Format

Send to

Choose Destination
See comment in PubMed Commons below
Cathet Cardiovasc Diagn. 1992 Dec;27(4):280-3.

Early postoperative occlusion of a left internal mammary artery bypass graft with subsequent restoration of patency.

Author information

1
Maimonides Medical Center, Division of Cardiology, SUNY Health Science Center, Brooklyn 11219.

Abstract

Total occlusion of a left internal mammary artery (LIMA) bypass graft is a rare complication, and reversal of a documented occlusion has not been reported. This is a case of an early postoperative occlusion of a LIMA graft that was found to be patent 4 months later. A patient with three vessel disease (including a moderate lesion in the proximal left anterior descending artery and a severe lesion in its mid-portion) underwent coronary artery bypass grafting with a LIMA to the mid-left anterior descending artery (LAD) and saphenous vein grafts to the right coronary and left circumflex arteries. Coronary angiography 3 months after surgery revealed a totally occluded internal mammary artery and saphenous vein grafts. The patient then underwent a successful angioplasty of the more distal lesion in the LAD. She subsequently returned with recurrent angina. Repeat coronary angiography revealed rapid progression of the disease in the proximal LAD with the more distal angioplasty site being widely patent. Selective arteriography of the internal mammary artery at that time revealed a patent vessel. Thus, the internal mammary graft is a physiologically active conduit that is dependent on flow dynamics. Competitive flow through the nonobstructive native LAD in combination with impedance of flow through the internal mammary artery due to a severe lesion in the LAD distal to the anastomosis led to a functionally occluded LIMA. When the obstruction in the proximal LAD progressed and the distal obstruction was successfully angioplastied, the flow dynamics in the internal mammary improved, allowing for its dilatation and restoration of patency.(ABSTRACT TRUNCATED AT 250 WORDS).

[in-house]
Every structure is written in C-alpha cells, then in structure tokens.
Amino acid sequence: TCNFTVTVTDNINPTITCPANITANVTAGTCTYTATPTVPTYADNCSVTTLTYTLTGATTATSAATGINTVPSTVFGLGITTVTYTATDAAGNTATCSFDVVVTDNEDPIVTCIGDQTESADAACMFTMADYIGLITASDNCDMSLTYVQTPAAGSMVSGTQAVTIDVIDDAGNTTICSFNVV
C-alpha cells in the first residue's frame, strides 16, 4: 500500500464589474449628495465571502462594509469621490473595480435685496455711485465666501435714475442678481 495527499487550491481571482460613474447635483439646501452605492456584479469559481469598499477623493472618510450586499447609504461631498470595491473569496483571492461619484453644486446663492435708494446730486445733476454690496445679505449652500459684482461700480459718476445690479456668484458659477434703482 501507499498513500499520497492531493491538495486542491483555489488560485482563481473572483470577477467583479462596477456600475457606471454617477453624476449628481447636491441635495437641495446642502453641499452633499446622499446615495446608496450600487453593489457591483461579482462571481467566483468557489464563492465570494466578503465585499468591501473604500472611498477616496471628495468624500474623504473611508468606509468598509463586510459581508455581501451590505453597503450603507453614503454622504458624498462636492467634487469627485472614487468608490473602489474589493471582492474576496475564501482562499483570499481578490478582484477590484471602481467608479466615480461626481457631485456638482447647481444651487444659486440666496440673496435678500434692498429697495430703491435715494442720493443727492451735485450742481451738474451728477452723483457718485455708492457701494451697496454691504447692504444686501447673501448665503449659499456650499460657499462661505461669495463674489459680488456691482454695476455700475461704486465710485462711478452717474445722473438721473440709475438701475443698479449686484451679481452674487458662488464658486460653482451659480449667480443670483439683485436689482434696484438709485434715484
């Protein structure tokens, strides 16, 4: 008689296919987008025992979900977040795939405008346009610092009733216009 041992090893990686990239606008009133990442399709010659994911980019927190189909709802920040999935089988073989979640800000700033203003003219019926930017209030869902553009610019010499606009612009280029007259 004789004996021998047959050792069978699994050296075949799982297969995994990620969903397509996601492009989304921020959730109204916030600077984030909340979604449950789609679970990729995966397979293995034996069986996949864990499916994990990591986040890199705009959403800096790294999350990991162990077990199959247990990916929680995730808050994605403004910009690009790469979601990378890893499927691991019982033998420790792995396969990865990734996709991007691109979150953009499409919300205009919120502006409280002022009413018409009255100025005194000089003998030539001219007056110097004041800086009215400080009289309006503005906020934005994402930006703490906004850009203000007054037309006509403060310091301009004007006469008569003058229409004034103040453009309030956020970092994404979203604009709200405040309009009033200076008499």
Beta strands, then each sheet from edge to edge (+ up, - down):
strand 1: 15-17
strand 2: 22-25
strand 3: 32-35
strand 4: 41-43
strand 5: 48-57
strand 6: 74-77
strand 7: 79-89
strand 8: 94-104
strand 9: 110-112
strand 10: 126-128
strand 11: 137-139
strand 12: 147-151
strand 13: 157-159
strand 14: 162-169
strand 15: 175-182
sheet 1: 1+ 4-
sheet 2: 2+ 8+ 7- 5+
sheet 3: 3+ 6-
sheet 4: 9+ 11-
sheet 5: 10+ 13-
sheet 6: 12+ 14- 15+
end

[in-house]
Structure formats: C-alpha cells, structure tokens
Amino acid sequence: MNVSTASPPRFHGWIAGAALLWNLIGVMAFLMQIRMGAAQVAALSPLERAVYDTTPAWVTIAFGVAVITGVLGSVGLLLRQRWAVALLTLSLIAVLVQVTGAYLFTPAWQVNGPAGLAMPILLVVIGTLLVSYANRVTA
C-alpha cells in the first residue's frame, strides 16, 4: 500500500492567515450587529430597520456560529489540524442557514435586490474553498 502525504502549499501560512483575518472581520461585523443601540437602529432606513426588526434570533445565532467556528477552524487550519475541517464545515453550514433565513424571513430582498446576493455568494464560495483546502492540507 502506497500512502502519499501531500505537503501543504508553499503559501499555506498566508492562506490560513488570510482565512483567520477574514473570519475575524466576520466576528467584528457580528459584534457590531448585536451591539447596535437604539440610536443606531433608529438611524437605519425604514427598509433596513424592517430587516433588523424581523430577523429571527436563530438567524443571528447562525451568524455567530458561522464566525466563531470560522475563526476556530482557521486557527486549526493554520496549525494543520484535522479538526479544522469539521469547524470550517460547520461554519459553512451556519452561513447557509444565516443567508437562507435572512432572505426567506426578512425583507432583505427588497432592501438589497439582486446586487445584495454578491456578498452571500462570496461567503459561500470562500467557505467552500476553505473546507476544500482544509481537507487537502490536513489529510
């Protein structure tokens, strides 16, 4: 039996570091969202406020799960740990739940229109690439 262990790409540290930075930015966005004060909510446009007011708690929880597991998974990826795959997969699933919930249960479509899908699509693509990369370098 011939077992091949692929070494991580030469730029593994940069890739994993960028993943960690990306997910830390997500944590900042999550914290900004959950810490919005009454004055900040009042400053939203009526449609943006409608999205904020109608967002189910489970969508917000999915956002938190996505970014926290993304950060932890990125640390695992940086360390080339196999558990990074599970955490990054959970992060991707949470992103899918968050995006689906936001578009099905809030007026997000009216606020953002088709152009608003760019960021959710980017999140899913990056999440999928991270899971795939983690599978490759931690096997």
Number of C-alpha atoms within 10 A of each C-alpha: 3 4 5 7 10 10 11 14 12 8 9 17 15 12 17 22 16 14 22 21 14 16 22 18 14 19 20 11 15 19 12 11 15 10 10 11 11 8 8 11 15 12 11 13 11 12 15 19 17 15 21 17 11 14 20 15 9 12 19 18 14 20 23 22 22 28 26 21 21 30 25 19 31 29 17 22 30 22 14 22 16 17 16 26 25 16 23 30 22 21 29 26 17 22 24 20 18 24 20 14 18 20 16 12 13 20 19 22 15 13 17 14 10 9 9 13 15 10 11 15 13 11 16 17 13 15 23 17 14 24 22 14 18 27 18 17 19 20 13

PMID:
1458522
[Indexed for MEDLINE]
PubMed Commons home

PubMed Commons

0 comments

    Supplemental Content

    Loading ...
    Support Center